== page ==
In the years that I have lived in my Tokyo neighborhood I have chanced to see or witness certain events. There is nothing exceptional about my neighborhood. I just remember each event and record them. Anyone could probably describe a similar list for their neighborhoods if they cared to.
I saw a house burn down on New Year’s Eve just behind my apartment building. It was probably a kitchen fire. What a time for the single mother of two to become homeless.
I saw an apartment on fire at 6:00 a.m. while I was walking to my local subway station one day. The burning unit was on the fifth floor of a six-floor building, and I could see that the flames were spreading to the unit immediately above it. I learned later that the residents of the flat had left a candle/candles burning all night as part of a religious rite (like a Christ Candle at Christmas time) and it got out of control.
I saw a motorcyclist have an accident on the street right in front of my eyes. By chance it was at a corner that featured a police box (“koban” in Japanese), and I watched as the policeman inside immediately dashed out of his box into the intersection to manage the situation. (Incidentally, there is also a hospital on that corner. The door to the Emergency Room was only about 15-meters from the accident, which is no guarantee that the injured rider would be taken there for care.)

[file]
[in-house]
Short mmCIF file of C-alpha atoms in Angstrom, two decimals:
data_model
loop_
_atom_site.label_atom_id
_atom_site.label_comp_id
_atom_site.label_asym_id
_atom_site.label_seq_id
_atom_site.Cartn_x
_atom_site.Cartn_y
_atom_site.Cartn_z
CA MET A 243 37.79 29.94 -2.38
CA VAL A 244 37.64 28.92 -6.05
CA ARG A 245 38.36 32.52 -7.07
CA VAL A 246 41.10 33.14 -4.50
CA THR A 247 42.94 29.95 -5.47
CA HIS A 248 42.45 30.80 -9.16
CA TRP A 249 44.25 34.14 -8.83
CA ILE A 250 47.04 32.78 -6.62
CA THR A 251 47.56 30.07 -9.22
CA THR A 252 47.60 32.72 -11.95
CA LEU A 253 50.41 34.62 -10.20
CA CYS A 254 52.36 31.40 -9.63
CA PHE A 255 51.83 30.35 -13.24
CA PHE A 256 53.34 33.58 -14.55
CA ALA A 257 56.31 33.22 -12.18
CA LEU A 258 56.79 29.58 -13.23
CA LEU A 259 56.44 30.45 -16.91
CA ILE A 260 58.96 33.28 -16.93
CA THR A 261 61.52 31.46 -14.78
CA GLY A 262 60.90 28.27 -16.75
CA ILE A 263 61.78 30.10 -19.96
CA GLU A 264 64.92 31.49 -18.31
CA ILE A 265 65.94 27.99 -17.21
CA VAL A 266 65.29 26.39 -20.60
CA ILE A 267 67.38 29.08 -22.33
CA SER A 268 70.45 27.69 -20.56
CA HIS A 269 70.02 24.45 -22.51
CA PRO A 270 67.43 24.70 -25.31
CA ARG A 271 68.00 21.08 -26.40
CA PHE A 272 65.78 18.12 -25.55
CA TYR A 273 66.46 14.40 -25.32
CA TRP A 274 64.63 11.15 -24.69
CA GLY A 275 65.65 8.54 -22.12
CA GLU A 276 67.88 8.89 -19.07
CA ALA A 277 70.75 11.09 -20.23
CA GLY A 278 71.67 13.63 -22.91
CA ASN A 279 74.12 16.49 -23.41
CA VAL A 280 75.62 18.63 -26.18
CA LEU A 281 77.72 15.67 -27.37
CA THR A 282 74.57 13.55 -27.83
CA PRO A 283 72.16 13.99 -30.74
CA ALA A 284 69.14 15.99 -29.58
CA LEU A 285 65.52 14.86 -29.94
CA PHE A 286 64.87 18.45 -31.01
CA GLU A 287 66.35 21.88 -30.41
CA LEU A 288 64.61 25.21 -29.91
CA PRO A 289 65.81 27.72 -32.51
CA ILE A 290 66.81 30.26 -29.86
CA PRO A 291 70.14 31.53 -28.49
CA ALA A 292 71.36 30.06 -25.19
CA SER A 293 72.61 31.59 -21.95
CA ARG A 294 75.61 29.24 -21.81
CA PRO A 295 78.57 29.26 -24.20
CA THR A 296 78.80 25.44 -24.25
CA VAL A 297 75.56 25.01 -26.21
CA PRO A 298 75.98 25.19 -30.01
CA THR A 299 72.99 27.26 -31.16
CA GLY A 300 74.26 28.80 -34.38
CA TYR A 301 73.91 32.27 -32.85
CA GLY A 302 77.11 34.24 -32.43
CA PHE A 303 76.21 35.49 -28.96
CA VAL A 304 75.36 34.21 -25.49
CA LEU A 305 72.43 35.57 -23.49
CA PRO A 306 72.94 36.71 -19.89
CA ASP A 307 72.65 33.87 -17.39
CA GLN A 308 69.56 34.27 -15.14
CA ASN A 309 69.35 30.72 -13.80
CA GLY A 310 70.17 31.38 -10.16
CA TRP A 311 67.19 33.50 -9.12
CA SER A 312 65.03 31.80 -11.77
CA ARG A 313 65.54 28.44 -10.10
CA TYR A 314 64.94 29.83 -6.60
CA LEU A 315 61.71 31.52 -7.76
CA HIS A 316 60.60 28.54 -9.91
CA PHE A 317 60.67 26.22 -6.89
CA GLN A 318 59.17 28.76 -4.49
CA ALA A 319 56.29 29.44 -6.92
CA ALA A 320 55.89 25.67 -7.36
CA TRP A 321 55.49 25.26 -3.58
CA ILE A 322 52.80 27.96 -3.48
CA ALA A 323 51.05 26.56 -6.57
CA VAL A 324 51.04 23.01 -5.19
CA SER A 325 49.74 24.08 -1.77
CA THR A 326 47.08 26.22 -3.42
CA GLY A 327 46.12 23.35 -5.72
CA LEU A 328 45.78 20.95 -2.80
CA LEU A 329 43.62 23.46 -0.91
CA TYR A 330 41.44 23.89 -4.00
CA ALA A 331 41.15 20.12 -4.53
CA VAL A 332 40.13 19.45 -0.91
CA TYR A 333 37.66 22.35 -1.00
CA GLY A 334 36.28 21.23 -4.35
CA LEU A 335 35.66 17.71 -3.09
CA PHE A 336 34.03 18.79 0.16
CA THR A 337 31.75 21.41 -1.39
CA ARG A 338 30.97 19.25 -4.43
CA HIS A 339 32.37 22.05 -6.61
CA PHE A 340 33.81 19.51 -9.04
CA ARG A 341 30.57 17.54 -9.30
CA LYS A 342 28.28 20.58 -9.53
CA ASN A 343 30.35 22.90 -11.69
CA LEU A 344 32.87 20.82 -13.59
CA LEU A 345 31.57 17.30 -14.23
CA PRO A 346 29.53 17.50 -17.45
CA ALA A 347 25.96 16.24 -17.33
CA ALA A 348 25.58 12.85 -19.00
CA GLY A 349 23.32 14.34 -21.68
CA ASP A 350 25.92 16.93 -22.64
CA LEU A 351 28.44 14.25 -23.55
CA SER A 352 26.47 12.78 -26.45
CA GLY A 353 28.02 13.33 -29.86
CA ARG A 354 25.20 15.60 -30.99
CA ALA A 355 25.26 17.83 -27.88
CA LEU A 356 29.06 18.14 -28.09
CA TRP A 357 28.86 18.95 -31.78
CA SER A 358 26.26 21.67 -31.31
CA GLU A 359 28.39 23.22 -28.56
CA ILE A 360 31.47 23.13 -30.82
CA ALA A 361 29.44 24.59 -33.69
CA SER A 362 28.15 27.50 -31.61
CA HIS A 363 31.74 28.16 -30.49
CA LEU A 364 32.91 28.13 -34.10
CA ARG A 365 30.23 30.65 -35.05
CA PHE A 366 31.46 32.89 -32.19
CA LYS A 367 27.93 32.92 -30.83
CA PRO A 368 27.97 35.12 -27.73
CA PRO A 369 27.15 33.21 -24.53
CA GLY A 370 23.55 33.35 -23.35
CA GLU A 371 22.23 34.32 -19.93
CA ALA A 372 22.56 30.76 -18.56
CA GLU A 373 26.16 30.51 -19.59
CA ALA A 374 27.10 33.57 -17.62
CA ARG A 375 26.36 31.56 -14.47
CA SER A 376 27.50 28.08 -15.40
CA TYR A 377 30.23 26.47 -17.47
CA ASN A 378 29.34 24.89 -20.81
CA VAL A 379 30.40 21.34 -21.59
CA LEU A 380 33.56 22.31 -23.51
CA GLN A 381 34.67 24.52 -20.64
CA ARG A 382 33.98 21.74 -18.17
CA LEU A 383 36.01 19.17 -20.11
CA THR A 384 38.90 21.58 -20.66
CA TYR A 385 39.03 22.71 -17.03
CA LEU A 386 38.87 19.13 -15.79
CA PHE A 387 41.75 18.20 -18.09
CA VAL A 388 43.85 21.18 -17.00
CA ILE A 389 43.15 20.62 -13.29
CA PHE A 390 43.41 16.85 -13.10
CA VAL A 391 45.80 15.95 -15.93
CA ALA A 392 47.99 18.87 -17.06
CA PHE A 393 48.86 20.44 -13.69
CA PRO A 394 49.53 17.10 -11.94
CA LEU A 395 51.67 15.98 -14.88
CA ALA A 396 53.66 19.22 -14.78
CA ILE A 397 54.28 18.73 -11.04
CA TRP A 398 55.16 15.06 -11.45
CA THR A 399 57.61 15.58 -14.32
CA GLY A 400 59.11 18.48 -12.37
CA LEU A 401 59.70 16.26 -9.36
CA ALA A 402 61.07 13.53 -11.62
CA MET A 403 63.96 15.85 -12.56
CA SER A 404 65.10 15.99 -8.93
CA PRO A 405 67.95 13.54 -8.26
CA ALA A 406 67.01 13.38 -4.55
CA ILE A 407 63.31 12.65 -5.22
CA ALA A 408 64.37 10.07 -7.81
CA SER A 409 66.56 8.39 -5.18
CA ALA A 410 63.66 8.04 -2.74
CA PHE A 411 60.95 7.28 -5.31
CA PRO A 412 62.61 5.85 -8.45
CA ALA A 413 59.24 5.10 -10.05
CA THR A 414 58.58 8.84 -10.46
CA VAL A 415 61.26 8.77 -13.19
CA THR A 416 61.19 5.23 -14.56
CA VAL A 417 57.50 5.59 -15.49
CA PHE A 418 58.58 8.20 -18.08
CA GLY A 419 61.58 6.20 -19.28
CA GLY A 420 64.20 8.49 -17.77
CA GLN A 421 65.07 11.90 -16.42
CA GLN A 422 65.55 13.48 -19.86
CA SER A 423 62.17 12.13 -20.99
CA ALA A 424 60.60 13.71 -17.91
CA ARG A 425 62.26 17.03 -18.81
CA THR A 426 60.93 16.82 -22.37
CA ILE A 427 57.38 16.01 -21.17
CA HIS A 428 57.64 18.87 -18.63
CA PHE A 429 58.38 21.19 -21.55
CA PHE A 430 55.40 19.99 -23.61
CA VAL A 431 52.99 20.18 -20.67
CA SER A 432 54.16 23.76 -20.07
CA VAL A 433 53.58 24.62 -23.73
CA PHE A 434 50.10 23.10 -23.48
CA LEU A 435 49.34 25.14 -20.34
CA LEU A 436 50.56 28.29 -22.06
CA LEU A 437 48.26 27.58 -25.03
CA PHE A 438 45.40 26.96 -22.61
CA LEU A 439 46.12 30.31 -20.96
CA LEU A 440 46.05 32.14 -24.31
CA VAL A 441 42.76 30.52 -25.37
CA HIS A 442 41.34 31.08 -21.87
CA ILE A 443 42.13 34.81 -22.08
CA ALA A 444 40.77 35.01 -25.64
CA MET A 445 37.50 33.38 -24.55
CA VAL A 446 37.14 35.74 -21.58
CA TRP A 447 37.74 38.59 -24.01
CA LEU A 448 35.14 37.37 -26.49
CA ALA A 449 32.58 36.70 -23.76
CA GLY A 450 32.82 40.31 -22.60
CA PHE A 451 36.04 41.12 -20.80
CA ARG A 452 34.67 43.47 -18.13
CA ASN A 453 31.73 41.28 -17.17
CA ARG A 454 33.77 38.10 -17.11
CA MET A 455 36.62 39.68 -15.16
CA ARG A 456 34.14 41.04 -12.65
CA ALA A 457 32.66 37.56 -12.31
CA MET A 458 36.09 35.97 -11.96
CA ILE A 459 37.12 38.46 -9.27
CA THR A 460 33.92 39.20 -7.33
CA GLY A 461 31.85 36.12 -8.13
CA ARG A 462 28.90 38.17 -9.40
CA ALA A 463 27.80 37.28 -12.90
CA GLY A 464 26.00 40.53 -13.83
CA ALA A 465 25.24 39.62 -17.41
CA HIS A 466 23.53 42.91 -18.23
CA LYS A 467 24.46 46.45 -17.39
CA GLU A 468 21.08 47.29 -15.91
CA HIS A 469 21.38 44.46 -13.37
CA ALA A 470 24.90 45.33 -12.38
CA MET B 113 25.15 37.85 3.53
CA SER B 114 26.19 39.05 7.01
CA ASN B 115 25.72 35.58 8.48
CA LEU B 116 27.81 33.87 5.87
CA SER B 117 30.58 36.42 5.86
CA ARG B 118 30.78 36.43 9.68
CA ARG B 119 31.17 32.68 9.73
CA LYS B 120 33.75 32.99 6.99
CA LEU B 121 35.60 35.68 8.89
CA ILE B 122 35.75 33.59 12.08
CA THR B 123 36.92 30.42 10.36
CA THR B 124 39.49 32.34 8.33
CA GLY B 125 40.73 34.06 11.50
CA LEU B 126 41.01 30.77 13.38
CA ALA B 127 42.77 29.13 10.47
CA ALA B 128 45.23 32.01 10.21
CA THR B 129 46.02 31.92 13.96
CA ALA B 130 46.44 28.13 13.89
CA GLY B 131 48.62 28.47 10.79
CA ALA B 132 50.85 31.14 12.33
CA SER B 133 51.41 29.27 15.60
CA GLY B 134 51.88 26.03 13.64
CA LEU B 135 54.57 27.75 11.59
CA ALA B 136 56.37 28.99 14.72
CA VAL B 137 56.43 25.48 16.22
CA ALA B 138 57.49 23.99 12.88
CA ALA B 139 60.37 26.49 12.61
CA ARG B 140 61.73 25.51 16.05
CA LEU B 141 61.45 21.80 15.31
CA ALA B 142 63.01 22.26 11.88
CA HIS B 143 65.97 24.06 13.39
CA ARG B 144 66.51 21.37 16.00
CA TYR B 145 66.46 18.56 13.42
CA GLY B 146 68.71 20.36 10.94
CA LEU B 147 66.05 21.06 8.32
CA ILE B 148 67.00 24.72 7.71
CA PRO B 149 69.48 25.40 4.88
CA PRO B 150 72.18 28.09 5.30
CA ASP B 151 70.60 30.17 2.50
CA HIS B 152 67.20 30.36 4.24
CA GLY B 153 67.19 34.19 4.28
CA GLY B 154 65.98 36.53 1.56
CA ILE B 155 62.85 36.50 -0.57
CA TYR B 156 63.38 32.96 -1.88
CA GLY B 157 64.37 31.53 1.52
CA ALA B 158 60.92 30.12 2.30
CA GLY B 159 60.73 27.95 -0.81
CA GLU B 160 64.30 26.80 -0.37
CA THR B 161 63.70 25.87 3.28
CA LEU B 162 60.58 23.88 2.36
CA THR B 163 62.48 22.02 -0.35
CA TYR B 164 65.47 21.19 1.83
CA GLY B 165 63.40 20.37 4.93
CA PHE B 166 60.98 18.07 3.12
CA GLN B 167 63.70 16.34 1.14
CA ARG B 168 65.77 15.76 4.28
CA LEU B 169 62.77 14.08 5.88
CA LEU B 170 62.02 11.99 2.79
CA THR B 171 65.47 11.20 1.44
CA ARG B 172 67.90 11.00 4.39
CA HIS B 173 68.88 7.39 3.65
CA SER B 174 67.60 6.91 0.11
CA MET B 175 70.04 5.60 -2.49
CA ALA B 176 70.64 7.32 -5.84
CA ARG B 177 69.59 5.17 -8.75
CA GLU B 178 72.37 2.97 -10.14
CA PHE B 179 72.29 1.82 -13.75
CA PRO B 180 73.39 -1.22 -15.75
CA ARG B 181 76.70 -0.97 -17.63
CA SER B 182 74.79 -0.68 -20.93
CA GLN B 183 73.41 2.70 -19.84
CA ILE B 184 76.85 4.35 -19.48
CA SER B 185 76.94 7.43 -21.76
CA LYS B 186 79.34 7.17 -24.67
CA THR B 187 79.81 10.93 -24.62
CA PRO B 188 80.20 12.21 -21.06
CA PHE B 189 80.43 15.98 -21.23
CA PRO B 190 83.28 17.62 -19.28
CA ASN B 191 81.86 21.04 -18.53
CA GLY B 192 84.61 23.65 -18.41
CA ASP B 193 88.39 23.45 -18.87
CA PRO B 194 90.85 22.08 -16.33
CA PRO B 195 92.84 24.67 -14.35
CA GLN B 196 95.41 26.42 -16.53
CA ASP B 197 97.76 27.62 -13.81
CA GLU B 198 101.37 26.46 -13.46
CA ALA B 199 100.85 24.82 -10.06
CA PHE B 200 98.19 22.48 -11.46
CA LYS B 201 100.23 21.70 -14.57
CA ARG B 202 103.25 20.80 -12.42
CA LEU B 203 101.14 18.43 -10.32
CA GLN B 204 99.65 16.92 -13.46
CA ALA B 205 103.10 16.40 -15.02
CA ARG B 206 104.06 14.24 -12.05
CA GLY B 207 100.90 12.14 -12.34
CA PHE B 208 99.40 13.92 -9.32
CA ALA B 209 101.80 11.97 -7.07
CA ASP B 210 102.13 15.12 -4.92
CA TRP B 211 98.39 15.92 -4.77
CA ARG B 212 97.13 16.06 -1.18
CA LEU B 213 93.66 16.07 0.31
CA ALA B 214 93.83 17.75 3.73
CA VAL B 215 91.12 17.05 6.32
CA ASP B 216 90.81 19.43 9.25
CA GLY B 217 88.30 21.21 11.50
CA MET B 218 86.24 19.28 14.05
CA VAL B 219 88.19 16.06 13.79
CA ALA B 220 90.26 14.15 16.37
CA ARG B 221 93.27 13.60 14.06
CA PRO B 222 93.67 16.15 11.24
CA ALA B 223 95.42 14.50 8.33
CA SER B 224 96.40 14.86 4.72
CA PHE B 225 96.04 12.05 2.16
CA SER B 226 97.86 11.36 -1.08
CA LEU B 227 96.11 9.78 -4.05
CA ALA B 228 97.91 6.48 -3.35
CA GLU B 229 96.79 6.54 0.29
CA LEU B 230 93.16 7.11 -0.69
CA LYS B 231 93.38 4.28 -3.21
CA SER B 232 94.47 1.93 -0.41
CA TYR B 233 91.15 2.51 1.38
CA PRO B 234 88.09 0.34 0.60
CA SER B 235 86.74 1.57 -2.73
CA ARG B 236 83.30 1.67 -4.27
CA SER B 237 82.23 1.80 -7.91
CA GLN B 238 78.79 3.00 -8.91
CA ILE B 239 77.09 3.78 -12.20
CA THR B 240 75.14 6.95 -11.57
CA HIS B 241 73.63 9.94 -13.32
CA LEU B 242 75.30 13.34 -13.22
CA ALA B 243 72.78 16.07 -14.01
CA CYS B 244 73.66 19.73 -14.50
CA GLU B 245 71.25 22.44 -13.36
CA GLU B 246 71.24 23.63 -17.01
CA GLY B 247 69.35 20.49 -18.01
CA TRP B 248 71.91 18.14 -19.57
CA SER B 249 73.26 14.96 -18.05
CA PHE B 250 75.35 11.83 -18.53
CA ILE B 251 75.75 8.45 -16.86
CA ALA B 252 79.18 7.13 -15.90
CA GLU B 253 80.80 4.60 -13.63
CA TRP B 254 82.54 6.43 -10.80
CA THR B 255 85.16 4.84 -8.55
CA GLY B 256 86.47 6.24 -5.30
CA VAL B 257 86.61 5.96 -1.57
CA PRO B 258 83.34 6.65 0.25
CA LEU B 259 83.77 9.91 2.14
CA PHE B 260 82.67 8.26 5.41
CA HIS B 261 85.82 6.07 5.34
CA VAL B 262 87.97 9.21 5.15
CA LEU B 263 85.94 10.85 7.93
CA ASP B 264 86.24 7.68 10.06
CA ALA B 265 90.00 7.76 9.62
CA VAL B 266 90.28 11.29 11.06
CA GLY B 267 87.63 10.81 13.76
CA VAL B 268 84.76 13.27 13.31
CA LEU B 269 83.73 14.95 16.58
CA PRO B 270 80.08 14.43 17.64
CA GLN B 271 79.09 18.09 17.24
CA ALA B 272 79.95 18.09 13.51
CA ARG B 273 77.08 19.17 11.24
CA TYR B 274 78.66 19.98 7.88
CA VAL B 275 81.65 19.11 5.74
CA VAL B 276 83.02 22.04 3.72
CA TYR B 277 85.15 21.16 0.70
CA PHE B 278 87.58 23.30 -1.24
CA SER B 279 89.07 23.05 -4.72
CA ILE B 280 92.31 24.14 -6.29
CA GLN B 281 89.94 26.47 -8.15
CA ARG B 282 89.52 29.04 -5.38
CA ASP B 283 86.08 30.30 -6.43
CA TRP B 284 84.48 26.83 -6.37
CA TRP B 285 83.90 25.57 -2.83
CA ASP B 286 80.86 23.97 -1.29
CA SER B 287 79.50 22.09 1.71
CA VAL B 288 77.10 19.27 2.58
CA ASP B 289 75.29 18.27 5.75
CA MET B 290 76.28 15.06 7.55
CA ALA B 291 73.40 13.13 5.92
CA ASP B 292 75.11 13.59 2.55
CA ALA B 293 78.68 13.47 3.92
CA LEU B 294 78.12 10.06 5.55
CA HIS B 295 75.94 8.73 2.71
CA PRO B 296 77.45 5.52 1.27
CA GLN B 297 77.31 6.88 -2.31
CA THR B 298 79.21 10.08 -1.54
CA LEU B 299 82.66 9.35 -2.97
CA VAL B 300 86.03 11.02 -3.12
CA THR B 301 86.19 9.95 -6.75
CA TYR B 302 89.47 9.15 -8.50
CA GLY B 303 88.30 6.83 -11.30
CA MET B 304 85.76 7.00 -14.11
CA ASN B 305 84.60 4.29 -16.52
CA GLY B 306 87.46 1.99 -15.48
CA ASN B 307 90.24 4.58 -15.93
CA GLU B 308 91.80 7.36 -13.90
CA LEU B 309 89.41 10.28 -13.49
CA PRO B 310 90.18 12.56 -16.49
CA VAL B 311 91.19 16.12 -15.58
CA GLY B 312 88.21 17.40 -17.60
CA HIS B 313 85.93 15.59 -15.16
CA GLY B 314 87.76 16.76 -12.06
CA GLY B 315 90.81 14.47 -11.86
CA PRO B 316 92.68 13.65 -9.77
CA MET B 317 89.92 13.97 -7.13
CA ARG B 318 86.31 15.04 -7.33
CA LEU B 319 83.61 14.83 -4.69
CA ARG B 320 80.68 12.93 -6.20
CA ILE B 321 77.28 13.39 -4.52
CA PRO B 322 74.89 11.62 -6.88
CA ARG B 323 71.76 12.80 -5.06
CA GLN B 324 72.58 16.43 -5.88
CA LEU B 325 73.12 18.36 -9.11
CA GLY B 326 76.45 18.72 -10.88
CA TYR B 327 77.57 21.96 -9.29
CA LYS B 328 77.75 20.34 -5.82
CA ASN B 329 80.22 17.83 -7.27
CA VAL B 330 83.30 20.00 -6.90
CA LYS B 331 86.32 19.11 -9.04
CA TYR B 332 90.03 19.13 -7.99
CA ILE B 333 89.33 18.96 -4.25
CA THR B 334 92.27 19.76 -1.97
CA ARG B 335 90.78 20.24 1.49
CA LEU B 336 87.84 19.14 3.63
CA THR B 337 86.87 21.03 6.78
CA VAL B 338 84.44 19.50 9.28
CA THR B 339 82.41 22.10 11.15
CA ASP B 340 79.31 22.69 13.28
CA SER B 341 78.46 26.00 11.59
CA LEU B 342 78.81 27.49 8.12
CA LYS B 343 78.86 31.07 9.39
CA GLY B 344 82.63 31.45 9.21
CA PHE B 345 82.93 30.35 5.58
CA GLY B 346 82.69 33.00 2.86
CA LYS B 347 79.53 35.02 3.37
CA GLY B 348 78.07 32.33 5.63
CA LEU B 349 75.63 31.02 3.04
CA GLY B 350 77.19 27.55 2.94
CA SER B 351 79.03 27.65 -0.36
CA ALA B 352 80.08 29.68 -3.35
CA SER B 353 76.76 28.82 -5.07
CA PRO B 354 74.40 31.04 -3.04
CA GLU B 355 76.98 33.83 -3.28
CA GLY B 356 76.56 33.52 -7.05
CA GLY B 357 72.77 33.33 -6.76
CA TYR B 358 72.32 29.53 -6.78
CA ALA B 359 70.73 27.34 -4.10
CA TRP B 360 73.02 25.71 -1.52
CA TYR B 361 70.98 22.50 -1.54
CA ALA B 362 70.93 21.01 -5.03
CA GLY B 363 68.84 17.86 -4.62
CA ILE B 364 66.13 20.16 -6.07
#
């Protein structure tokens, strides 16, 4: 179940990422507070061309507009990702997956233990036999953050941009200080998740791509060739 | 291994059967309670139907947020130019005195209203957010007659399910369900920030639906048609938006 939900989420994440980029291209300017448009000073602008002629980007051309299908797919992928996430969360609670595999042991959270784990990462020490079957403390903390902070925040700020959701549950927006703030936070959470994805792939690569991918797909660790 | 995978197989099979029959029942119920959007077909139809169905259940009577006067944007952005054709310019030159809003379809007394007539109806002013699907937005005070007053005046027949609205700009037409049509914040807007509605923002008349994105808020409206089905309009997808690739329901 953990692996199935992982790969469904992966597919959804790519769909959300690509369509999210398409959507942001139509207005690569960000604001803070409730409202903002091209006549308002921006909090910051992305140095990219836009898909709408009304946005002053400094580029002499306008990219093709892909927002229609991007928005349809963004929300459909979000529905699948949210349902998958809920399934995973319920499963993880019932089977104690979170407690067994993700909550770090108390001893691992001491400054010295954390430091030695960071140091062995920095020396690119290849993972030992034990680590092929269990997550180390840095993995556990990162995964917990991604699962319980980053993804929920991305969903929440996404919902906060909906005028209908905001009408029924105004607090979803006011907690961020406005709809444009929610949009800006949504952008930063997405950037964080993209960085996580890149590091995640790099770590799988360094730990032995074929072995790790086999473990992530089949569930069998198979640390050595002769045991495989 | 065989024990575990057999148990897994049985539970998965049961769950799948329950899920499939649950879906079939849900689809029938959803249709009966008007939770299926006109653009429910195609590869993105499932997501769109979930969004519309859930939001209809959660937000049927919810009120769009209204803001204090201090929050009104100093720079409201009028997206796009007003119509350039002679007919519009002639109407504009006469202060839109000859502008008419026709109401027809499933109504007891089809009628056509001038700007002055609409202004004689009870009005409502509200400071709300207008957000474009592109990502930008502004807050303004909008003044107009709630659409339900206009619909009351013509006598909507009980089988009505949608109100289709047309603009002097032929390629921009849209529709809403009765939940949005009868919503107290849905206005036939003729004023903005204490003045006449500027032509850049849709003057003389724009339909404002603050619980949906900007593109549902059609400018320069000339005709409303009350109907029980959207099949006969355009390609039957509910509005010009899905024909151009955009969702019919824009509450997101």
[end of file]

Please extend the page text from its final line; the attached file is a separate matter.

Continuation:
I saw the Kanda River when it spilled over its cement containment walls during heavy rains a couple summers ago and flooded the surrounding neighborhood. Warning sirens like the air raid klaxons you hear in World War II movies were blaring for a long time. I had no idea such sirens even existed. I heard them and I thought to myself, “What’s that? It sounds like the air raid klaxons you hear in World War II movies.” Thankfully I live uphill from the river.
There was an arsonist in our neighborhood for a time. He kept to a small area near here torching trash and parked cars around 4:00 a.m. for a couple of months a few years ago. I think the police caught him.
I was on hand, watching with several hundred others, when the annual summer festival fireworks display at the public high school across the road from my apartment went awry, spilling sparks and flaming explosives onto the street. Fire trucks arrived quickly. It was very thrilling.
I saw a drunk man sleeping spread-eagled on the sidewalk early one morning. It looked like he had jumped out of the adjacent condominium tower and was dead. That’s what I thought at first, even though there was no blood or brain matter splashed on the pavement to support the idea. But he was only sleeping. Other pedestrians used their cell phones to call it in. (I do not have a cell phone.)